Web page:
Let me be clear, the situation of Muslims in Europe today cannot be analogized to that of Jews 70 years ago. But those familiar with European history know that the zenith of 20th Century anti-Semitism was not born overnight. It evolved over time eventually reaching grotesque proportions. At first, a vanguard of voices claiming unique insight and expertise on Jewish affairs sought to “wake society up” to “know” and “confront” the nature of the threat festering in their midst. This involved columnists, preachers, politicians, and yes cartoonists. Jews were caste as the other, foreign implants who can never be fully European regardless of whether or not they were citizens working and living side by side with everyone else. Their religion was judged as too exotic, too sinister, an anti-European ideology that could not be trusted. Their history was recast into a carefully crafted narrative of perpetual anti-Christian mischief. At first, their religious rights were curbed, and then they were rendered second class citizens. Things quickly dwindled thereafter.

Today, I cannot help but wonder: had it not been for Germany’s tolerance of the demonization of Jews in the early decades when it then seemed mundane and uneventful, would a crime as outlandish as the “final solution” ever have found the mass acceptance that it did further down the line?

Worth mentioning is that despite the lessons learned from the Holocaust, Europe’s only indigenous Muslim minority could not itself escape genocide a few decades later — the first and only genocide to occur on European soil since World War II.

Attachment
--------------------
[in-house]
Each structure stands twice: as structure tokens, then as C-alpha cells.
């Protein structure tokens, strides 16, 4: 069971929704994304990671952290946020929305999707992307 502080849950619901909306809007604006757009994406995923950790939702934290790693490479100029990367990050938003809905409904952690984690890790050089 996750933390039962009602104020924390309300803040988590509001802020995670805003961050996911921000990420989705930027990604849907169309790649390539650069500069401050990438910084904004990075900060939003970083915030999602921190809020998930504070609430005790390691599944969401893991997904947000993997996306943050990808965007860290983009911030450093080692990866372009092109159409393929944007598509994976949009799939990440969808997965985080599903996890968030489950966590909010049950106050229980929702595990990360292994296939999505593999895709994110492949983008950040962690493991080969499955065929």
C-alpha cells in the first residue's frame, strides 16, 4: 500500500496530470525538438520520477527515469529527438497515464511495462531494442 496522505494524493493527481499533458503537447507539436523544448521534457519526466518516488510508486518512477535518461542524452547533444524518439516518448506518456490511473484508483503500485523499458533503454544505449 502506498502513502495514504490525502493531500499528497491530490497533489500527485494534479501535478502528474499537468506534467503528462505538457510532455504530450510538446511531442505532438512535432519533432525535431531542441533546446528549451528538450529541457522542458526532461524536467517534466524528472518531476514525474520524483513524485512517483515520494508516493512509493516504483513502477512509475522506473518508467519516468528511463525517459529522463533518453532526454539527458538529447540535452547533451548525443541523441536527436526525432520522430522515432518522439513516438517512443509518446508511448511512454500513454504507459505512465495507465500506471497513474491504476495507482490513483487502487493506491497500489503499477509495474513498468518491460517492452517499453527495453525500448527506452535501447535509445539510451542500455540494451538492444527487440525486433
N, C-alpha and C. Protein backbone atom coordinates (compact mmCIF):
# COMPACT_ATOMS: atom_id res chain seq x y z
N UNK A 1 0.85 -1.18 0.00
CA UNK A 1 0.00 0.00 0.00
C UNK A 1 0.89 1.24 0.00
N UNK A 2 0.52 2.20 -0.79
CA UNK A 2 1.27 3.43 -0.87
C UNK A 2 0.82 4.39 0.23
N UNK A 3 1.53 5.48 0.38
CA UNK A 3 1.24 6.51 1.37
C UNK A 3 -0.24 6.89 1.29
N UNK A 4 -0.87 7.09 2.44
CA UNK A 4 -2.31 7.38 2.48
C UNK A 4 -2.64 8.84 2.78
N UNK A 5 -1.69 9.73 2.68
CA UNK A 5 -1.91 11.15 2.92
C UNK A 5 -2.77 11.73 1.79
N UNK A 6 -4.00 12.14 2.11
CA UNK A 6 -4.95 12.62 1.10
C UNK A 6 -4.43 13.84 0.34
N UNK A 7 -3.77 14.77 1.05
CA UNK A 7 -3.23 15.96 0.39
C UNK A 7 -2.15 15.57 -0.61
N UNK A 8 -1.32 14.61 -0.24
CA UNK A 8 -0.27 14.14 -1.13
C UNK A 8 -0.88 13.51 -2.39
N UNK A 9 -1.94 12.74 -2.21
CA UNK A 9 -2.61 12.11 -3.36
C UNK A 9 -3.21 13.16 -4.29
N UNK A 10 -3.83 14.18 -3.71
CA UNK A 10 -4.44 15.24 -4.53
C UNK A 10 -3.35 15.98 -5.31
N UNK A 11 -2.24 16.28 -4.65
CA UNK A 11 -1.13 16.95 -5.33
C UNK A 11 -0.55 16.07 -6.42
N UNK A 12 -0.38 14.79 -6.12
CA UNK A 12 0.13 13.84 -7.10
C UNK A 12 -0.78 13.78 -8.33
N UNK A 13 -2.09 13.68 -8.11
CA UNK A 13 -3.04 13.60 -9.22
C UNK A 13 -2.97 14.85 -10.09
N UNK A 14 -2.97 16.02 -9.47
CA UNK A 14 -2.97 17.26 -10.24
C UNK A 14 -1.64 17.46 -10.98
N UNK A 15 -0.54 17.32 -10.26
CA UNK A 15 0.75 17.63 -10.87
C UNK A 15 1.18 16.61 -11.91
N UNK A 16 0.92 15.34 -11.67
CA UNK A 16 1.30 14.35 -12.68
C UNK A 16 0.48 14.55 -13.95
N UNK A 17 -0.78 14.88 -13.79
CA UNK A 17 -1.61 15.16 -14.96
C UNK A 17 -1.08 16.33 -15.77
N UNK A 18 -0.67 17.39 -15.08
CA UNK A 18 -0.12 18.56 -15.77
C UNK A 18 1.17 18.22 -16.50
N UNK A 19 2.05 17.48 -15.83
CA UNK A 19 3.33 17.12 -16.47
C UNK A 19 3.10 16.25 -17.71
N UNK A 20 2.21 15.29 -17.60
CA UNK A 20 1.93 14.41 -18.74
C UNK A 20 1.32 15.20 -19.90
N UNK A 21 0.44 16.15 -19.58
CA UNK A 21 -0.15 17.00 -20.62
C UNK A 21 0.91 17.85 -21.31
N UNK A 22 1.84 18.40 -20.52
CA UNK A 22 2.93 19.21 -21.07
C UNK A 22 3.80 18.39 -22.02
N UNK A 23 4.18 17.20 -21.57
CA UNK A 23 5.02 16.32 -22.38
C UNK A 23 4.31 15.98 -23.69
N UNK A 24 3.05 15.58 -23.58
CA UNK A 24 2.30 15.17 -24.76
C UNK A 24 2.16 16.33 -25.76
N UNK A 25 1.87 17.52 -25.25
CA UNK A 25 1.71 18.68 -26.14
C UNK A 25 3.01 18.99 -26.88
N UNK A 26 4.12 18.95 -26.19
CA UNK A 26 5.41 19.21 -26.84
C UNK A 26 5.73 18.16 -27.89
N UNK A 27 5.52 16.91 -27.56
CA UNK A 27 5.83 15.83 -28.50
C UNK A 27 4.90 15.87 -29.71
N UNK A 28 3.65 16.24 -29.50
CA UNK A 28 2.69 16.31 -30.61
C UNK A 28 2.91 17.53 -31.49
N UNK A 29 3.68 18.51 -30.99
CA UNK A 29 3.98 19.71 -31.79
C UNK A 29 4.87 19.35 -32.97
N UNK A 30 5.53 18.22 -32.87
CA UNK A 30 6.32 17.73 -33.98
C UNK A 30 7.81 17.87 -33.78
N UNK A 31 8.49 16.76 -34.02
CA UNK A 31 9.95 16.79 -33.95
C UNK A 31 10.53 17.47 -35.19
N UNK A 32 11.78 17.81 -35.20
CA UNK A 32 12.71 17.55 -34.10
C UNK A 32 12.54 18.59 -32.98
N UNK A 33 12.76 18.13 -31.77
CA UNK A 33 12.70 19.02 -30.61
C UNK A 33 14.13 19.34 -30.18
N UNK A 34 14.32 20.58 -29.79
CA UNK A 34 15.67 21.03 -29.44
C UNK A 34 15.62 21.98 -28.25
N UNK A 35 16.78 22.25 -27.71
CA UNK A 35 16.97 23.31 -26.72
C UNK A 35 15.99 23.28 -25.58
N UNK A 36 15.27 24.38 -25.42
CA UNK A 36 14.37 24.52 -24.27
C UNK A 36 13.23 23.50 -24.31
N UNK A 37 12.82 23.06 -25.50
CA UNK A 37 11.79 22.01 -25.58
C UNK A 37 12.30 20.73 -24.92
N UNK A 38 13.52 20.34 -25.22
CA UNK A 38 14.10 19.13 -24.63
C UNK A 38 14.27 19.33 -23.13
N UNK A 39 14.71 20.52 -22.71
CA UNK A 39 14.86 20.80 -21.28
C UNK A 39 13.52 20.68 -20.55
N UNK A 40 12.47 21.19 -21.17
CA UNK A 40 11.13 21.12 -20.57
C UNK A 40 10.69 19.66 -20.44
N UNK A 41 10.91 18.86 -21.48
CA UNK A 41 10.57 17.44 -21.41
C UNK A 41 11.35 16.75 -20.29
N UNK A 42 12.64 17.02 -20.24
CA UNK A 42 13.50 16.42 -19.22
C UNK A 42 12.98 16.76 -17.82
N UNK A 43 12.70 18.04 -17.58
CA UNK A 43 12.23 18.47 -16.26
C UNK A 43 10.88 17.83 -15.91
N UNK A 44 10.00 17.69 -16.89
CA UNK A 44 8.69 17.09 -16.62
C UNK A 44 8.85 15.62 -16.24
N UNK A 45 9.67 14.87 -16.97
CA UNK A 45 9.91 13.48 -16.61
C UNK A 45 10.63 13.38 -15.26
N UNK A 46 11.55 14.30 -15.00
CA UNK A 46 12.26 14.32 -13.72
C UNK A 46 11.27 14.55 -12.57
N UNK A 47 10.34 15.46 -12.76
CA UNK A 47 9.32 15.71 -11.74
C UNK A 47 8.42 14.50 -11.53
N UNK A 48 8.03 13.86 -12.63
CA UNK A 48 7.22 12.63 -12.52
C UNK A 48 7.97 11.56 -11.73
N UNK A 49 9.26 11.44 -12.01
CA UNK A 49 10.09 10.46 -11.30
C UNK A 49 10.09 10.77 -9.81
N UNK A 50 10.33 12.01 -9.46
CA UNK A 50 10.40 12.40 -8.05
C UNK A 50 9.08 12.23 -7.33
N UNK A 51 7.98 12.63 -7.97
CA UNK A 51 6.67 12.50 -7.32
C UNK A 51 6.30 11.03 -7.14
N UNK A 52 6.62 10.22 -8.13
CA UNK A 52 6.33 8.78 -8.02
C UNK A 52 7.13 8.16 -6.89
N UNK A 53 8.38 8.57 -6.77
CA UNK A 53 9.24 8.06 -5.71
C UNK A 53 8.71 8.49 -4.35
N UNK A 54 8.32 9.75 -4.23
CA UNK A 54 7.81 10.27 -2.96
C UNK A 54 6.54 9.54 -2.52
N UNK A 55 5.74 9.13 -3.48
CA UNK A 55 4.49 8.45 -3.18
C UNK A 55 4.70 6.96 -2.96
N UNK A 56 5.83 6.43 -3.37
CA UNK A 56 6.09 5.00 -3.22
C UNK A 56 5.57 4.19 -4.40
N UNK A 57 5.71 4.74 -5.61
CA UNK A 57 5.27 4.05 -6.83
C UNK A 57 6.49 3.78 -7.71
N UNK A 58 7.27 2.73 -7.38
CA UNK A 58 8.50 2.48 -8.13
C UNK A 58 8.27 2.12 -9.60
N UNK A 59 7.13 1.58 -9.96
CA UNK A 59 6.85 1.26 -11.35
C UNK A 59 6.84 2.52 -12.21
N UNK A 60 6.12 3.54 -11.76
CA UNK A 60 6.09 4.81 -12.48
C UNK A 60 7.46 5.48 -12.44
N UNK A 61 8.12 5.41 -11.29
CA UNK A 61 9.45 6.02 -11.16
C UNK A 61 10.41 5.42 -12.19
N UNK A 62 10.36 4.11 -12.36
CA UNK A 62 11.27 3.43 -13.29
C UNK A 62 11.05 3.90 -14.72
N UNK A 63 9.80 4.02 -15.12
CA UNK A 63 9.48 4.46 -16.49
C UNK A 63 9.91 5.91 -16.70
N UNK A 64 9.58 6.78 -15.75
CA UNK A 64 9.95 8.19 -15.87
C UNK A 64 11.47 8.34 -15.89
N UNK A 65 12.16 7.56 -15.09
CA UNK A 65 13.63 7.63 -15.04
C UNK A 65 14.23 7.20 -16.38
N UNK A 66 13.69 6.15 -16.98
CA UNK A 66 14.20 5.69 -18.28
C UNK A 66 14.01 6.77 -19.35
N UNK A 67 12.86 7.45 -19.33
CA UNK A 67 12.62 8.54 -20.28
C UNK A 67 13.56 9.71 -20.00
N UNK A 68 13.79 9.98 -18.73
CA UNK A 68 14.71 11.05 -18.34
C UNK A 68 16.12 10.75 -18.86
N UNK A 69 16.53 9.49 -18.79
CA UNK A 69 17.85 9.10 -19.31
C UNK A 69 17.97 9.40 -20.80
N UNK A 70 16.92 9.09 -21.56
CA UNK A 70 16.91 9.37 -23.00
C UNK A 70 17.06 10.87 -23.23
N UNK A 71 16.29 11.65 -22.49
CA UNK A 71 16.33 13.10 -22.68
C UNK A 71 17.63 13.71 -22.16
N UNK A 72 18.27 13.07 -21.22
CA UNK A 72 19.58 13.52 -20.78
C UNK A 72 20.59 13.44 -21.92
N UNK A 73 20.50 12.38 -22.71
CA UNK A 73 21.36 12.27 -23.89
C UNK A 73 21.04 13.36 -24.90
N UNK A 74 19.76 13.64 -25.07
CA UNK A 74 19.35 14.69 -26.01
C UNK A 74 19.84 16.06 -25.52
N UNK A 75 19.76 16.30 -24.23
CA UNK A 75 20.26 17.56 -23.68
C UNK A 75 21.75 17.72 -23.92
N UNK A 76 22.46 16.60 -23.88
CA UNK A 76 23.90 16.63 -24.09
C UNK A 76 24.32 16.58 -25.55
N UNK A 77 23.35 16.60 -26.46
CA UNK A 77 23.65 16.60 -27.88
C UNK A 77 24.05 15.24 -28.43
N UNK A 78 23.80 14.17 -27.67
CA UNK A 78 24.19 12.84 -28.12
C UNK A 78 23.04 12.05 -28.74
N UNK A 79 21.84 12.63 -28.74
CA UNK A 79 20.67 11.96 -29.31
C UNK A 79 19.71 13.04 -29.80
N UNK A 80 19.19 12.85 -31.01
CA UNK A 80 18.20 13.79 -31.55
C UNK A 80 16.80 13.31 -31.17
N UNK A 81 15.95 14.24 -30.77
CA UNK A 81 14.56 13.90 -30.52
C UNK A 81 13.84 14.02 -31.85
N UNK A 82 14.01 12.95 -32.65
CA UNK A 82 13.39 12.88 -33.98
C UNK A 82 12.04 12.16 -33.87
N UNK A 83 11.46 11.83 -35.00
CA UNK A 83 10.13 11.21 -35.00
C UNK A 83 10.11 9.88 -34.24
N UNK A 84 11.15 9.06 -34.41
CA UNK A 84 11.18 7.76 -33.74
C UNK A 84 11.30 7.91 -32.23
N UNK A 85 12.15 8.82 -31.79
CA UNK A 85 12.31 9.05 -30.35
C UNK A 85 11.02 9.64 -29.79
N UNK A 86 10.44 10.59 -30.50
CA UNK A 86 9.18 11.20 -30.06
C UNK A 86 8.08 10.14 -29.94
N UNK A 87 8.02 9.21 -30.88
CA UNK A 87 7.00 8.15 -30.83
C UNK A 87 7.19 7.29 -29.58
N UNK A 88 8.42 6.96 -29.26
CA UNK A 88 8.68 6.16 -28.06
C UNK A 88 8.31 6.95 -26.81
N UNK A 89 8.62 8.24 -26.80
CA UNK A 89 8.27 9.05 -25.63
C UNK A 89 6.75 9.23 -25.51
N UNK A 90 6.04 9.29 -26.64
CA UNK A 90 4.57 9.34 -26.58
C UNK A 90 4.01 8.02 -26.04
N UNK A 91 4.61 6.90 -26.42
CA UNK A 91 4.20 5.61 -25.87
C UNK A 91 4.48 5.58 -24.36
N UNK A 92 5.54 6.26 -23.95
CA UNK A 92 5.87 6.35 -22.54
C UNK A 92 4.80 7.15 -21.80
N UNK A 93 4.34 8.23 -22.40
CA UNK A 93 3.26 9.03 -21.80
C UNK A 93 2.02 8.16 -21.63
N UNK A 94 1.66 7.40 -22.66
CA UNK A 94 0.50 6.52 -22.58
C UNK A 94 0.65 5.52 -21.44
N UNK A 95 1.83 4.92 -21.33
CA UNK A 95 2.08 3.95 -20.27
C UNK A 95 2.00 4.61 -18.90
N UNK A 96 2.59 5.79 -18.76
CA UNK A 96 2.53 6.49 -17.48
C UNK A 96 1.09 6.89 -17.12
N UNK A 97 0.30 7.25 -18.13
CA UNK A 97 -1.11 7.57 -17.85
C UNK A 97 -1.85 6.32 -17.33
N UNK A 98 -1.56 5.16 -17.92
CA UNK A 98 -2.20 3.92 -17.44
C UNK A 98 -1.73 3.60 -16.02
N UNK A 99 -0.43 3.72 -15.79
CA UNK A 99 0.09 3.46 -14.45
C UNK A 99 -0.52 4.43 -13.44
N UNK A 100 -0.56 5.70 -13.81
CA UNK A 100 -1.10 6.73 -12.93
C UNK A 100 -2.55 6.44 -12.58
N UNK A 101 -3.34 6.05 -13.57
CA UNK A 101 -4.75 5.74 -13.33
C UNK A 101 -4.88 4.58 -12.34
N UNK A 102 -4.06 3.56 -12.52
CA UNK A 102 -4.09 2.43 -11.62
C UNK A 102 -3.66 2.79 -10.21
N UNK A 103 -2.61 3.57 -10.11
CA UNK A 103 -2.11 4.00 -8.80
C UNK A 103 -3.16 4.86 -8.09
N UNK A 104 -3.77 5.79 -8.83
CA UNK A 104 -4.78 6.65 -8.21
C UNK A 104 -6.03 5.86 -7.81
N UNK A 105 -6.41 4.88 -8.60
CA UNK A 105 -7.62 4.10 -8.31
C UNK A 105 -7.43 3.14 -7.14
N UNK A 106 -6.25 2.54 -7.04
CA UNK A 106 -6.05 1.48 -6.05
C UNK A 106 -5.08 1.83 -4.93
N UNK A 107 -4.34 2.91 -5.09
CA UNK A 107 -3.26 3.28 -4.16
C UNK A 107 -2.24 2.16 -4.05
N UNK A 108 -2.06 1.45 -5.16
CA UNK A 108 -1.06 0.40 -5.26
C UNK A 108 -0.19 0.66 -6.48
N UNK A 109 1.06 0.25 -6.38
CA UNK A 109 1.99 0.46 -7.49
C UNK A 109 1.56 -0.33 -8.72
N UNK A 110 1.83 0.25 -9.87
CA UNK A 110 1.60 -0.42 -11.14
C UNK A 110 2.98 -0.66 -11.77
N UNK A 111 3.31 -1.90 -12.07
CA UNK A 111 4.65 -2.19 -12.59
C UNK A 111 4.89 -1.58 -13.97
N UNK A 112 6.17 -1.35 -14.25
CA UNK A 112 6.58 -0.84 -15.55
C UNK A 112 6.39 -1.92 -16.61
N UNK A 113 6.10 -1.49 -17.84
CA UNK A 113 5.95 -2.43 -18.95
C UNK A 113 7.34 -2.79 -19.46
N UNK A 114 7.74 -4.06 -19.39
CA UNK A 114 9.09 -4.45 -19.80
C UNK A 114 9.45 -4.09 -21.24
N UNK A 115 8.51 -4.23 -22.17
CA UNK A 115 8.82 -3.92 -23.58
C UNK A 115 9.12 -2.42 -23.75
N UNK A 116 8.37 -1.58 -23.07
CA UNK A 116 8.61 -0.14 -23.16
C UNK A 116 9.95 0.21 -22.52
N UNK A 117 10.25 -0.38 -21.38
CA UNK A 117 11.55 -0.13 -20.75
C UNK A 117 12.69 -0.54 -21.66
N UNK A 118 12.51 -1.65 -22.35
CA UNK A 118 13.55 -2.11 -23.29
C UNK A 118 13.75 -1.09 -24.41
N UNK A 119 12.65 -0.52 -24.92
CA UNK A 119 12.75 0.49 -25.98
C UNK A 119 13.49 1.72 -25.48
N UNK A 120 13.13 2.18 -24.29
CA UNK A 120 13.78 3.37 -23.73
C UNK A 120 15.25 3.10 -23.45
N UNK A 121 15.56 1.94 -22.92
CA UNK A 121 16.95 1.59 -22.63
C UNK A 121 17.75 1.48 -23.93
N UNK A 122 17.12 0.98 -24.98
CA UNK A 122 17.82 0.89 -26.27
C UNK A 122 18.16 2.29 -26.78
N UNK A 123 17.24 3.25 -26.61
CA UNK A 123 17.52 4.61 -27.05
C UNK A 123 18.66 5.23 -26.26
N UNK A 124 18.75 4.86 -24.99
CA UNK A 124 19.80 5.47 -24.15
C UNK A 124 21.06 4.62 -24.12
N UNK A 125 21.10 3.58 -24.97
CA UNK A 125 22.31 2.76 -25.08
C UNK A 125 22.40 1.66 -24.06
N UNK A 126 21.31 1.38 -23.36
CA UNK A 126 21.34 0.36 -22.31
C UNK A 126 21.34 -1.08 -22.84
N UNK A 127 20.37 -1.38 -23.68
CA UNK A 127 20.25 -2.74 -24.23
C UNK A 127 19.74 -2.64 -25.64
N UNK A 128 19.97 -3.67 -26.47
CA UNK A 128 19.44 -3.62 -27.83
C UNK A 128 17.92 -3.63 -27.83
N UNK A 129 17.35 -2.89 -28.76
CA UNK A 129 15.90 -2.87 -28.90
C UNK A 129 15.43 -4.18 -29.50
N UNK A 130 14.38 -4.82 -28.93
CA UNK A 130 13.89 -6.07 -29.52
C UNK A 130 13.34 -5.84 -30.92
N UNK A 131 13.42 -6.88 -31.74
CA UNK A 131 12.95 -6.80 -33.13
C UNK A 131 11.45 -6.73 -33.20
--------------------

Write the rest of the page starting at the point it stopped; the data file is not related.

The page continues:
So what about today’s breezes of intolerance whisking through the continent?

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In the United Kingdom, the far-right British Nationalist Party (BNP), a splinter group of the Whites-only British National Front (BNF) is experiencing a new surge. The far-right Dutch Party for Freedom, whose leader Geert Wilders advocates banning the Quran and curbing Muslim religious freedom, placed second in a recent election in the Netherlands. In France and Austria, far-right political groups spouting anti-Muslim rhetoric are also gaining ground. The SVP, the group behind the minaret ban and a poster campaign depicting white sheep kicking black sheep out of Switzerland, is now Switzerland’s biggest political party. Reports show that racism is on the rise in Switzerlandand elsewhere in Europe. Astroturf groups that openly call for the demonization for Muslims such as ACT! for AmericaSANESIOA, andSIOE are becoming a dime a dozen. Vandalism of Muslim cemeteriesand mosques and hate crimes are happening more frequently. In Germany, a Hijab-wearing woman was stabbed to death in front of her three-year-old child while seeking justice in a German court against the perpetrator who had hurled racist slurs at her in a public playground a few days earlier. Stephan Kramer, General Secretary of the Central Council of Jews in Germany subsequently deplored the “largely unchecked hate propaganda against Muslims.” Throughout Europe, anti-Muslim rhetoric expressed in editorials, columns, campaign ads, hate blogs, and political cartoons is on the rise.

European leaders and intellectuals are rightly concerned about Muslim extremism and radicalization, but what are they doing to fight anti-Muslim extremism and radicalization? Is it even duly acknowledged?

Cynics often deflect attention by pointing out human rights abuses in the Middle East or Asia. The West is right to call out abuses of freedoms in the Muslim-majority world, but it is wrong to pursue a campaign of reciprocity that betrays its own principles as a response. Western Intellectuals are wrong to turn a blind eye to such a farce when it occurs.

The Swiss referendum raises an important question about the great conundrum of democracy: if a majority of voters opt for dictatorship, is the result a democracy or a dictatorship?